Lee trains mind to master slopes
In the sports of skiing and snowboarding, there will be 61 events, but South Korea has so far failed to obtain even a single medal in any of them.
But Lee could be the one to change that. In the National Ski Association (FIS) Snowboard Alpine World Cup Men’s Parallel Giant Slalom in Carezza, Italy, on Dec. 15, Lee placed fourth against world-class athletes such as Bulgaria’s Radoslav Yankov, 26, who is ranked first in the world.
It was the best outcome in a competition for snow sport in Korean history.
“In technique and in game sense, I’m at a similar level to the world’s top rankers,” Lee said in an interview on Dec. 22 with JoongAng Ilbo, an affiliate of Korea JoongAng Daily.
“But my international ranking wasn’t good. The problem was, unlike in the qualifying tournament, I was overly conscious of my opponents in the head-to-head tournament finals. Being so immersed, I couldn’t remember the match after completing the race.”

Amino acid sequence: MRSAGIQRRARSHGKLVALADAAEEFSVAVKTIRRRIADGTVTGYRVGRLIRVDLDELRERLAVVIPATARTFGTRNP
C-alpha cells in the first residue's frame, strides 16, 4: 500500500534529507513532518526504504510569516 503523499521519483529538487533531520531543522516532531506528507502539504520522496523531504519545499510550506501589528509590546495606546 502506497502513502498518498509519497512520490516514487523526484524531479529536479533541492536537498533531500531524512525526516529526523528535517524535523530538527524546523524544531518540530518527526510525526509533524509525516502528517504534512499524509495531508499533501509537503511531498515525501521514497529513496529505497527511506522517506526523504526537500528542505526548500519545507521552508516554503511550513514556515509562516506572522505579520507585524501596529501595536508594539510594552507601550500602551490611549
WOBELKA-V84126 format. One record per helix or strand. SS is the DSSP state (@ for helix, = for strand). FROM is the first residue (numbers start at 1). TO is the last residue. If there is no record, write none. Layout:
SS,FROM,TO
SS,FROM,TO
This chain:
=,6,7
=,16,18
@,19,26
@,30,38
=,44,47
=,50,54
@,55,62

Lee continued, “After receiving advice from a mental coach, I realized that excessive competitiveness can have an adverse effect. By emptying my mind, my record improved.”
Lee’s performance is now rapidly improving. He was ranked 52nd in the 2013-14 season, passing through 24th in 2014-15, then 12th in 2015-16 and now fourth place this season.
“The routine I developed while reading research papers related to sports psychology was helpful,” said Lee. “Back in the day, I calmed my mind by listening to songs. Now, I purposely listen to exciting music to stop excessive nervousness.”
“Top-class athletes must maintain that game sense in training, too,” said Lee Sang-heon, 41, national team coach for alpine snowboarding. “Lee Sang-ho used to be a go-getter, training without rest. Lately, he has the time to control his training and focus on the subtleties that really matter.”
For Lee, a native of Jeongseon, Gangwon, the PyeongChang Games is a great opportunity to realize his dream of winning an Olympic gold medal.
Phoenix Pyeongchang, where the snowboard events will be held, is similar to his own backyard. But doing it, he believes, will depend on mental just as much as physical acuity.
“I will train to the point of boarding the PyeongChang Olympic slopes with my eyes closed,” he said. “My younger brother, Lee Sang-jun, 17, is a judoka. I intend to get a gold medal in PyeongChang for snowboarding in 2018, and then my younger brother will get one in the Tokyo games for judo in 2020. I want us to be the first siblings in history to conquer the Winter and Summer Olympics.”
BY SONG JI-HUN [firstname.lastname@example.org]